Caring for Country is when Indigenous people use their rights and carry out their responsibilities to manage their Country and the environment through their Traditional Knowledge systems, cultural values, working together with Western science, integrating expertise and technological knowledge. Grant,52 p. 1
... heritage, once destroyed or sullied, can rarely be recovered. As well, it is important for avoiding the tyranny of little decisions, whereby incremental developments—perhaps done under the aegis of improving access—end up destroying the attractions for which the place was set up in the first place. Australian Senate Committee, cited in Lennon53
Destruction of Indigenous sites occurs through:
- lack of listing or recognition
- conscious, informed decisions by development consent authorities
- prioritisation of economic considerations over heritage protection
- little to no assessment or public reporting of the cumulative impact of development—that is, how much of the Indigenous heritage estate has already been destroyed through past activities in the region
- insufficient consultation with Indigenous communities.
The high level of approved destruction remains a major threat to Indigenous heritage. Although nearly all jurisdictions have introduced stronger requirements to assess Indigenous heritage and consult with Indigenous people about development, there is little evidence that this has led to improved protection for Indigenous heritage sites.
The past five years have been remarkable for the number of high-profile conflicts between Indigenous people, government decision-makers and industries (including mining, forestry and urban development) about developments that destroy significant and sacred sites (Box 9.13). A number of recent legal challenges by Indigenous people have highlighted the lack of legal avenues or formal rights for Indigenous people seeking to enforce protection of their heritage.12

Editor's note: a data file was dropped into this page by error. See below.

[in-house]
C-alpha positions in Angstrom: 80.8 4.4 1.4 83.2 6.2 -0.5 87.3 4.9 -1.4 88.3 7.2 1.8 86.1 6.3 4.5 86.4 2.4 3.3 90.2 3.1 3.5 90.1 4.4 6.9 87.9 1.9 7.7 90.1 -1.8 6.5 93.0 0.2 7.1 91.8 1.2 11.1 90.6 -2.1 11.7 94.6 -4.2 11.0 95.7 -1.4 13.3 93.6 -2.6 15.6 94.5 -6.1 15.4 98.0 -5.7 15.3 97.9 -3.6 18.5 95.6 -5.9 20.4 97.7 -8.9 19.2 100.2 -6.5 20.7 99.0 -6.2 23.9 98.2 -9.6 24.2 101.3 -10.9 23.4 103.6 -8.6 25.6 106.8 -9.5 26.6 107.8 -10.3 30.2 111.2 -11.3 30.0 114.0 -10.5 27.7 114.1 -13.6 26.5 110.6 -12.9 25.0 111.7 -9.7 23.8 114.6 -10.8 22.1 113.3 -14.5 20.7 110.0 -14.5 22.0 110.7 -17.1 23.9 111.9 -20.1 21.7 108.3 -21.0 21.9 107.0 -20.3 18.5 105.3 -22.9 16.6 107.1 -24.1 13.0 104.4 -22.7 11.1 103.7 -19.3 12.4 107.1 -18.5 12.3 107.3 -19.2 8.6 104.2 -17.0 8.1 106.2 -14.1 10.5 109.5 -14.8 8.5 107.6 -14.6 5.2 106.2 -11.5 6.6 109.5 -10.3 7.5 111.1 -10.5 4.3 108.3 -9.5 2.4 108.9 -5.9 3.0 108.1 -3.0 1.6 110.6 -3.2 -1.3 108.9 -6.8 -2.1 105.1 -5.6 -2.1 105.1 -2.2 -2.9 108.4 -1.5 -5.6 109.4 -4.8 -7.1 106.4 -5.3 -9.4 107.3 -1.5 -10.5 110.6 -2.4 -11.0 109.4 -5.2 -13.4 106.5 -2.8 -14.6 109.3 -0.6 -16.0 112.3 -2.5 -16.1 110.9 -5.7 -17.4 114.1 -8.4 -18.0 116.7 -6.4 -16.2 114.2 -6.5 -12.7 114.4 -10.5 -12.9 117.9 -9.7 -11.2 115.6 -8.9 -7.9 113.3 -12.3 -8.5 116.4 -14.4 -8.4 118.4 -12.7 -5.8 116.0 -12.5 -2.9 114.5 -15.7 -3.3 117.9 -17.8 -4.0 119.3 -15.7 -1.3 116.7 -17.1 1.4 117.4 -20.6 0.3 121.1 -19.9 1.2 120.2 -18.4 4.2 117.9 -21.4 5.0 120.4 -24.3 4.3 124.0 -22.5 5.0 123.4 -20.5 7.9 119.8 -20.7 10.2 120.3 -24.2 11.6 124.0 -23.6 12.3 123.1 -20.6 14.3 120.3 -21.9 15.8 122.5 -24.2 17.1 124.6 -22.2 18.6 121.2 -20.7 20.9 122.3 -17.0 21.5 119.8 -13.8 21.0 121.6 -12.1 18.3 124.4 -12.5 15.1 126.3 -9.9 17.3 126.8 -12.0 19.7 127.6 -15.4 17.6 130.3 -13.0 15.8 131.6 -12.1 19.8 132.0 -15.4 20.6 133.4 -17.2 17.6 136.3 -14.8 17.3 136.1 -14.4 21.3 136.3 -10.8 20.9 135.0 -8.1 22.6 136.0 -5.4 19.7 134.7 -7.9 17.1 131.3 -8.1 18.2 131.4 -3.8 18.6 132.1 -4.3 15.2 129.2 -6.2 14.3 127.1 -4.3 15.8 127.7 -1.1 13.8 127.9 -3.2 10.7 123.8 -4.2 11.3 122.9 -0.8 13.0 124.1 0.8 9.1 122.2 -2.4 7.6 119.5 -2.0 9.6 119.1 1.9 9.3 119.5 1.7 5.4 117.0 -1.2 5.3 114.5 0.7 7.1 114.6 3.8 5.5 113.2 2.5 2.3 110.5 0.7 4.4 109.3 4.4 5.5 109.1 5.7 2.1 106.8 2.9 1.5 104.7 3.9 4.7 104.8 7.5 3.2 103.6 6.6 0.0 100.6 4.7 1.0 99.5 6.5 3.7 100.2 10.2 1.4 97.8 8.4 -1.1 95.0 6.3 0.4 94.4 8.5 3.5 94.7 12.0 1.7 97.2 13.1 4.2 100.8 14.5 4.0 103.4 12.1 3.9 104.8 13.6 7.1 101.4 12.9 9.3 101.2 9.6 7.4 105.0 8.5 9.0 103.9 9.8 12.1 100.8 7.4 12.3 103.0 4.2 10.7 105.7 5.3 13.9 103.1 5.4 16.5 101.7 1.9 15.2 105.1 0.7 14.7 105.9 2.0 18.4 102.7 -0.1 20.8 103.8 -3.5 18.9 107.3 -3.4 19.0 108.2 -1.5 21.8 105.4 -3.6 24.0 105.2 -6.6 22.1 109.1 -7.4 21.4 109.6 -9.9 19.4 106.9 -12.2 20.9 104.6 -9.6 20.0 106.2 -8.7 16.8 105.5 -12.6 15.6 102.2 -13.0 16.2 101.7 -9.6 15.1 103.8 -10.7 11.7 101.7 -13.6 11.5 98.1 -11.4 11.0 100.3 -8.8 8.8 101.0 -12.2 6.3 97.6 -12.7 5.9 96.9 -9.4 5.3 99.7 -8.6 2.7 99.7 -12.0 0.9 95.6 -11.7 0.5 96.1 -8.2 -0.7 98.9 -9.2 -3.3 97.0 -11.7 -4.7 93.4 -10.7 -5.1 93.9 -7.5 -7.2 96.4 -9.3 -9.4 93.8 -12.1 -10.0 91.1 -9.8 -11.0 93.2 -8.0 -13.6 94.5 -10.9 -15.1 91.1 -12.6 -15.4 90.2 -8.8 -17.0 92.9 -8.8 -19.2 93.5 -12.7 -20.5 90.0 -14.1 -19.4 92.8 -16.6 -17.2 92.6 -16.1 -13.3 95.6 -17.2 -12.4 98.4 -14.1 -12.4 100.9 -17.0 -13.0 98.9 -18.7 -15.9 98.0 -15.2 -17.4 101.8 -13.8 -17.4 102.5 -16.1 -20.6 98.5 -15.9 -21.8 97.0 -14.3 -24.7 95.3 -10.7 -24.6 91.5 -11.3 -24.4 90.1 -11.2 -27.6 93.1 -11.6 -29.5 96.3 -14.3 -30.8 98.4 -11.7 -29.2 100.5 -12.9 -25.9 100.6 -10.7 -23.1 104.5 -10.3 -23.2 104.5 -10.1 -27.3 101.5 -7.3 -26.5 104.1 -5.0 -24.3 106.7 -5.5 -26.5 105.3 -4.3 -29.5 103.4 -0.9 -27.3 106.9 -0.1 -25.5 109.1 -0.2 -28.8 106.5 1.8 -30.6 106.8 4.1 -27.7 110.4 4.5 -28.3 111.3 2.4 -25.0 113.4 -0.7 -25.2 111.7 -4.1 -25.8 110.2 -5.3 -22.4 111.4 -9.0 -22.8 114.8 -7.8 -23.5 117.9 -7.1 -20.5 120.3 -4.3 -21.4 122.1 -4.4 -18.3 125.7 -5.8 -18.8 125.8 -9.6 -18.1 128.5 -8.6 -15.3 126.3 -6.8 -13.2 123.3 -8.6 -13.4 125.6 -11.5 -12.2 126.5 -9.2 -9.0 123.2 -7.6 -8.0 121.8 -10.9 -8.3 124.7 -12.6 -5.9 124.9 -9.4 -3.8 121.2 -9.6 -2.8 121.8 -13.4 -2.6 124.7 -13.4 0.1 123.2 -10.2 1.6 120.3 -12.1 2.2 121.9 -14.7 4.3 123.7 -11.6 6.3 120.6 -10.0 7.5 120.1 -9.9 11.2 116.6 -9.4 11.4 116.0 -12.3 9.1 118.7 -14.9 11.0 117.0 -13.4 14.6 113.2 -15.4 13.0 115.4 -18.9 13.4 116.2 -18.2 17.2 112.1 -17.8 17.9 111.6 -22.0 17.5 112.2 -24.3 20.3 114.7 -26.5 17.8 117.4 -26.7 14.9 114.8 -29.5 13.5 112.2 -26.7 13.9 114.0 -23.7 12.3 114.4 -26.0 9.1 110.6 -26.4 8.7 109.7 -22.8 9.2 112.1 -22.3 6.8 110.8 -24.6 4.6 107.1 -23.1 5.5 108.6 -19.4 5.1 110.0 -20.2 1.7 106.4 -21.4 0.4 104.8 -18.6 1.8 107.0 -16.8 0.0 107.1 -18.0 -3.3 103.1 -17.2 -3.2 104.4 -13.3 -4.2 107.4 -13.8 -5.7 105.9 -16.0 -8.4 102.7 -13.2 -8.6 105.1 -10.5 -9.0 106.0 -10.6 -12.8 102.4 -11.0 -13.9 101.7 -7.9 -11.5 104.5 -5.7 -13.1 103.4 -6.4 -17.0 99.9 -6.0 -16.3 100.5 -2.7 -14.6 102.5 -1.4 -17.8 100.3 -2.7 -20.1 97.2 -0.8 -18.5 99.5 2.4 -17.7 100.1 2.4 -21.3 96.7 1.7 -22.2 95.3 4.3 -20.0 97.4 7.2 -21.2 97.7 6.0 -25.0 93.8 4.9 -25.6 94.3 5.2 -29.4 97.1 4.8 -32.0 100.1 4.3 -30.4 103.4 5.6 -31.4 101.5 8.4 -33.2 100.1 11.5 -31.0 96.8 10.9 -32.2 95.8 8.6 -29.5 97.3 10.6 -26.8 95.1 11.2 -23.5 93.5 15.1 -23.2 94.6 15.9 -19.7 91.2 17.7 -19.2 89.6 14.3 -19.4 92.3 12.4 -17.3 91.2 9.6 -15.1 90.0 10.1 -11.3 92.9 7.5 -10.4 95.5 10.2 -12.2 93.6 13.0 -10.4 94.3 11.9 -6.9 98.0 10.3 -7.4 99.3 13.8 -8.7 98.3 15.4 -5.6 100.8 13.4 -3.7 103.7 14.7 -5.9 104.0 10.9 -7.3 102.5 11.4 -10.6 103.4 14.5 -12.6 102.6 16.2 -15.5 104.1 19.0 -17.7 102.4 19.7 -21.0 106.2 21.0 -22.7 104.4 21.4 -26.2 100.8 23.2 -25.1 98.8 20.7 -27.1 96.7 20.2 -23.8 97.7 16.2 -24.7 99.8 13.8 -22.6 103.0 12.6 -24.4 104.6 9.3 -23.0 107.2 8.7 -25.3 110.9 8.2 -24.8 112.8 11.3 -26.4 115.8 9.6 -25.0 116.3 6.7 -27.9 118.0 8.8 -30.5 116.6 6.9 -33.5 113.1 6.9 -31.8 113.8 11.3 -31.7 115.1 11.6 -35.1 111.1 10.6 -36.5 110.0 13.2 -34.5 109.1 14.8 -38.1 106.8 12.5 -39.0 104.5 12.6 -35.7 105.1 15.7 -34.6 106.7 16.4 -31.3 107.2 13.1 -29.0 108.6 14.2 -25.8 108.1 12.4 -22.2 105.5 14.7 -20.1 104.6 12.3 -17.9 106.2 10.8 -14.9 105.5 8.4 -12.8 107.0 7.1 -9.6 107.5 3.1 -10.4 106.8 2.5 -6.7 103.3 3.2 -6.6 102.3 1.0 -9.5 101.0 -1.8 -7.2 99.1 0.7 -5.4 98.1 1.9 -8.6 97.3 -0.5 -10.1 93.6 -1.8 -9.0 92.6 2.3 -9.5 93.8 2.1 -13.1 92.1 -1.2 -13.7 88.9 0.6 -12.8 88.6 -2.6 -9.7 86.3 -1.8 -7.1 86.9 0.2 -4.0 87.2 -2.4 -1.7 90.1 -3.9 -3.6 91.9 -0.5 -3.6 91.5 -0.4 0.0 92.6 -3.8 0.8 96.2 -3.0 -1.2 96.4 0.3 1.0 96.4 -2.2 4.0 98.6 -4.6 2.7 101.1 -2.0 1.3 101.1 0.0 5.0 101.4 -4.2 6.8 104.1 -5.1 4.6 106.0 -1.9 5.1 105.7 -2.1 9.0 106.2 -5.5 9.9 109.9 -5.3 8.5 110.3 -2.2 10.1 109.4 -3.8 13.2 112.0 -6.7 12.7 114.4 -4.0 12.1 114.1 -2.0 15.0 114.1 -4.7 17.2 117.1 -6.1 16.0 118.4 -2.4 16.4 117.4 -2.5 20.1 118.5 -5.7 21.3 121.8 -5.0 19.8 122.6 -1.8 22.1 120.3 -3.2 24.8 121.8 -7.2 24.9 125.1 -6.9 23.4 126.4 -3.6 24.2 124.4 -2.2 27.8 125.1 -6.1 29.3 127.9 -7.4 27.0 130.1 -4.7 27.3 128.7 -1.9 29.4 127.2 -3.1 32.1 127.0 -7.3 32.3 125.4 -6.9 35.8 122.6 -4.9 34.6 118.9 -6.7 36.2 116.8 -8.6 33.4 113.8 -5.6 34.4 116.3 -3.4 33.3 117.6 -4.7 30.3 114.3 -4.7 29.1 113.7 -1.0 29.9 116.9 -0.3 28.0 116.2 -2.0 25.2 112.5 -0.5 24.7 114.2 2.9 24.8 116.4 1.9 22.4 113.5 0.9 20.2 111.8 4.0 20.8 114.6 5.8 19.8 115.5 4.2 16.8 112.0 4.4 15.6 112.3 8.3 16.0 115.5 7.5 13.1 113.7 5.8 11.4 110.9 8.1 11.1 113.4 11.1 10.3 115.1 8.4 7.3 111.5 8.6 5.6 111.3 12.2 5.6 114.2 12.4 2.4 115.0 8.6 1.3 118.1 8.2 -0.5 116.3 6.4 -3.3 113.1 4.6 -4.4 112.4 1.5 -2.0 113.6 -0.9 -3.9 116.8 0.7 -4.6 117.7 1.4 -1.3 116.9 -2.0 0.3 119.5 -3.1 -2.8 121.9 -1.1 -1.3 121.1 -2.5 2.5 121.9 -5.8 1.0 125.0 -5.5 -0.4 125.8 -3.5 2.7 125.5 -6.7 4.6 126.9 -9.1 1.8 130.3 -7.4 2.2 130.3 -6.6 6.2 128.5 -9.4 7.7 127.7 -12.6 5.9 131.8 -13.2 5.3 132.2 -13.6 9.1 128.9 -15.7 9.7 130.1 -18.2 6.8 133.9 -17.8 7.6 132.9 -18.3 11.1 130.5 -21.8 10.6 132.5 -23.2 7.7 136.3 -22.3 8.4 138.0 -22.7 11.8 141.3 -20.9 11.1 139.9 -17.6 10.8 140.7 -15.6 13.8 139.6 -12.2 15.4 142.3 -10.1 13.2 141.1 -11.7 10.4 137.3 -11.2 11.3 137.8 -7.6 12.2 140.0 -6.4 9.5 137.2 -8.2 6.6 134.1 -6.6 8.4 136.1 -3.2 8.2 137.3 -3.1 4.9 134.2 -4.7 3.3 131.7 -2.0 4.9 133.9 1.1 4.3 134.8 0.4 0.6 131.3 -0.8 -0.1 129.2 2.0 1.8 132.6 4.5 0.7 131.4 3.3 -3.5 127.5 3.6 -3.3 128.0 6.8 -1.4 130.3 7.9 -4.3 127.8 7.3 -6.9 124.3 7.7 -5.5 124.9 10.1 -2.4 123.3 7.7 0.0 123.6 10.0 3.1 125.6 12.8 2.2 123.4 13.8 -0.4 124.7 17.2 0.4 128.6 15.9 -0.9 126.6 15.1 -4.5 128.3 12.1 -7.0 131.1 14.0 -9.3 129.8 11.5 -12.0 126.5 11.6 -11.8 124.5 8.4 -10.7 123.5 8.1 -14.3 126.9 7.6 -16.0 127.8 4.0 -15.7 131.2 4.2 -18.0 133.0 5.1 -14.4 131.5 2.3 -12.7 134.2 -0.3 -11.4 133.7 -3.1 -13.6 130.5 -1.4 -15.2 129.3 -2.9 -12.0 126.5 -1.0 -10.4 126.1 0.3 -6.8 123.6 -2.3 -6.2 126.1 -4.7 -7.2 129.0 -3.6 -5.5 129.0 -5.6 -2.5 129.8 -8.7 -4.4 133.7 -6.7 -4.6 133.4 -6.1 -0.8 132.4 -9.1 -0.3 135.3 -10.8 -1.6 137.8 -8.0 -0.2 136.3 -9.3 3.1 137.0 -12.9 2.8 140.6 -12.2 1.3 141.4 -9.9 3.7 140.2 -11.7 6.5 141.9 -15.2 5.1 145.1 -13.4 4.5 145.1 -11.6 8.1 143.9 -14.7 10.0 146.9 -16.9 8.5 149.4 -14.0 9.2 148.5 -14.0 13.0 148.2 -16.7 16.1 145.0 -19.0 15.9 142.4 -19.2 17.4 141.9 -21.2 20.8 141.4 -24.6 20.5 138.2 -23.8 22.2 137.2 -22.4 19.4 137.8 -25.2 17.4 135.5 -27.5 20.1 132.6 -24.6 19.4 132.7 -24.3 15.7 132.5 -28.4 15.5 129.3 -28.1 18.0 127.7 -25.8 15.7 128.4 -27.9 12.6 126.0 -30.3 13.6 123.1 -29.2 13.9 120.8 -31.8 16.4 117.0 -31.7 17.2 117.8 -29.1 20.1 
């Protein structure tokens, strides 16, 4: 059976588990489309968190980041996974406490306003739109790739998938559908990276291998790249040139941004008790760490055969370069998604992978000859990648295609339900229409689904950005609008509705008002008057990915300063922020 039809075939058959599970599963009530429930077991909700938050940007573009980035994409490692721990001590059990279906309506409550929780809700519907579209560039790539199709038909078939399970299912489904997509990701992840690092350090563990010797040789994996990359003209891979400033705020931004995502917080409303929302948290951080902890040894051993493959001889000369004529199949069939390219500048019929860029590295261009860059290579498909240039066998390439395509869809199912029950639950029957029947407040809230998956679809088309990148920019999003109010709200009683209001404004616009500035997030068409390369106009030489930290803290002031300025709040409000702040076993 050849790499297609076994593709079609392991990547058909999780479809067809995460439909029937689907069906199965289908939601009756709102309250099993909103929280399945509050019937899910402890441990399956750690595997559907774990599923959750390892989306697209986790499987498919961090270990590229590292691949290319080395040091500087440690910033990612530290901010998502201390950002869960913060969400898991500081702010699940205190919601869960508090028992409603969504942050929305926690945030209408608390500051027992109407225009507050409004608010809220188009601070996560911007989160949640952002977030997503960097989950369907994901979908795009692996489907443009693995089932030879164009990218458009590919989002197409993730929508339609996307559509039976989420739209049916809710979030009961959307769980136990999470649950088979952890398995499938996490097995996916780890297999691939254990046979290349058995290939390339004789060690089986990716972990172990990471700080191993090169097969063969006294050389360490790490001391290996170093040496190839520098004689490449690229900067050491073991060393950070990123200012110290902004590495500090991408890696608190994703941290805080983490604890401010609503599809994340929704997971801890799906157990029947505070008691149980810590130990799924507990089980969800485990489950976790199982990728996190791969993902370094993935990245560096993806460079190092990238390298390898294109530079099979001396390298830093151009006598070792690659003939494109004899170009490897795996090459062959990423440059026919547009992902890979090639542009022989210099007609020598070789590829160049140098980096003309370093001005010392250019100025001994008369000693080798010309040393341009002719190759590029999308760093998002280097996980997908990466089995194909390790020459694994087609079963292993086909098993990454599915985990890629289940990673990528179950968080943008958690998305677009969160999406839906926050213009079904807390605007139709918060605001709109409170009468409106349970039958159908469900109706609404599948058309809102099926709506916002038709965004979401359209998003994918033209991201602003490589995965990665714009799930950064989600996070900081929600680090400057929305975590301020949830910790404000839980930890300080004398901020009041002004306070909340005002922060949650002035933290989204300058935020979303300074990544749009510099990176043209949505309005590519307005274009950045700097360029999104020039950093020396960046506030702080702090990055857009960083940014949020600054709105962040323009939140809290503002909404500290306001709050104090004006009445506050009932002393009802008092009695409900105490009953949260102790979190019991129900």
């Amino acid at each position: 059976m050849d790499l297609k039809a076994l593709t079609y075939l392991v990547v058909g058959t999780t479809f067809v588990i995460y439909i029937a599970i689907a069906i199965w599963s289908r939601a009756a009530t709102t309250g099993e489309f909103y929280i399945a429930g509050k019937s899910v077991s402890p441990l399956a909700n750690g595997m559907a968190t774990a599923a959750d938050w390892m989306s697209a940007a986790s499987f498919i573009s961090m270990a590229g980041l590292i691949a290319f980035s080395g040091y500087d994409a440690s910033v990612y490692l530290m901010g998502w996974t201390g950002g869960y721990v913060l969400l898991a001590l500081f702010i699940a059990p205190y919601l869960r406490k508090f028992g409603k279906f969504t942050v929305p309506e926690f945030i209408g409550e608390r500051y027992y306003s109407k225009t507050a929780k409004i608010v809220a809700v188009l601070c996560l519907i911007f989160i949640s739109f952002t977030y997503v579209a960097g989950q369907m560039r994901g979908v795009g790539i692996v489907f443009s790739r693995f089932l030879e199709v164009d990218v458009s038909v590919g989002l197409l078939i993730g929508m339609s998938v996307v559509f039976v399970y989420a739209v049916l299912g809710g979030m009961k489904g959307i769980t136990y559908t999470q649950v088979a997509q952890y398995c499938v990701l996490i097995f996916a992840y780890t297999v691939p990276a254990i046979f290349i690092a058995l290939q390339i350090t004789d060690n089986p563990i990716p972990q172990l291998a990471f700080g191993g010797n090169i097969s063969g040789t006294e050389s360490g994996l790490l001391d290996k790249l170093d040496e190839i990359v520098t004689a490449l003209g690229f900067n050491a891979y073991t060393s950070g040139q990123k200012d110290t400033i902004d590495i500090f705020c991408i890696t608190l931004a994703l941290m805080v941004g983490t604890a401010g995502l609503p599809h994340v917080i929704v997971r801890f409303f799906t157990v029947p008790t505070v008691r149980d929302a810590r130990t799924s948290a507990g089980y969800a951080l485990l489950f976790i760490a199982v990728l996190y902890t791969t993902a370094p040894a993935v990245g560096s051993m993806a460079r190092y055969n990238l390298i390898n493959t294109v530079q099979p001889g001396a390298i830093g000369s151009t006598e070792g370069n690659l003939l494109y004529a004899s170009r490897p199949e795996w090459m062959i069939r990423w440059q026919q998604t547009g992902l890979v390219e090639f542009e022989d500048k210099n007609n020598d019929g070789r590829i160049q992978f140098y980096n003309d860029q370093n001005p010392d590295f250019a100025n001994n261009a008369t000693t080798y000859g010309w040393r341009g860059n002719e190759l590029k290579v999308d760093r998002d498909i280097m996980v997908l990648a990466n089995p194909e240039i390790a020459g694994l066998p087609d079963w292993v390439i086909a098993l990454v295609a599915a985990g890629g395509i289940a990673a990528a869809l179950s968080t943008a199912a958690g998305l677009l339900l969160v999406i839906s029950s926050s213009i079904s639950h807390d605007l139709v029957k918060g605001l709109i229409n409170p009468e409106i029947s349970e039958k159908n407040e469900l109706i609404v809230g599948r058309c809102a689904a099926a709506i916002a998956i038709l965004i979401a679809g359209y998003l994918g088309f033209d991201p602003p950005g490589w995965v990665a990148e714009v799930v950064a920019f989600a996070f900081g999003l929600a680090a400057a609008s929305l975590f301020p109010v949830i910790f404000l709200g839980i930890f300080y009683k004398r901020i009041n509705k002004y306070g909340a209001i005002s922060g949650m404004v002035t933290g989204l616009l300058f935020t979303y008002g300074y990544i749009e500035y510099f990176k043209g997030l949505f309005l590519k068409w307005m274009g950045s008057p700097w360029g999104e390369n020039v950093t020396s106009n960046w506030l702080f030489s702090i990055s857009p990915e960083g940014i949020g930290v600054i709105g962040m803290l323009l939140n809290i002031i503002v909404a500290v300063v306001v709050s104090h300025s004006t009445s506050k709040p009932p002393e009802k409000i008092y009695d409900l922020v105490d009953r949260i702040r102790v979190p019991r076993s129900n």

There has been ongoing action by the Aboriginal community in Tasmania regarding the construction of the Brighton bypass over the Jordan Levee. The project is a $176-million investment upgrading the Midland Highway to the north of Hobart. However, a highly significant archaeological site has been identified in the path of the roadworks. Archaeological investigation suggests that it is possibly the oldest known Aboriginal site in Tasmania, and among the oldest in Australia.54 Although the original design of the highway was modified to mitigate some of the impacts of the highway construction, irreparable damage will be done to the site.
The Tasmanian Aboriginal community, through the Tasmanian Aboriginal Centre (TAC) and Aboriginal heritage officers, has imposed a ban on all survey work for Aboriginal heritage in Tasmania, thereby blocking informed development consent. The TAC has said that the moratorium 'will remain in place until such time as decent legislation protecting Aboriginal heritage is put in place and the new protection has Aboriginal community support'.55
Proposed Brighton bypass construction site over the Jordan Levee (photo by Rochelle Johnston, Australian Government Department of Sustainability, Environment, Water, Population and Communities)
The economic imperatives of development and infrastructure delivery can place enormous pressure on sensitive Indigenous heritage sites. Regional planning is often done by commercial industries seeking to undertake activities that will affect Indigenous heritage. Although in-principle support for cultural landscape planning exists, it has not been resourced or actively implemented by policy makers. If sites are not listed and identified before developments are proposed, consideration of their cultural value is relegated to reactive impact assessment. Despite an increase in recording and listing of Indigenous heritage sites, it is desirable that this process is more proactive.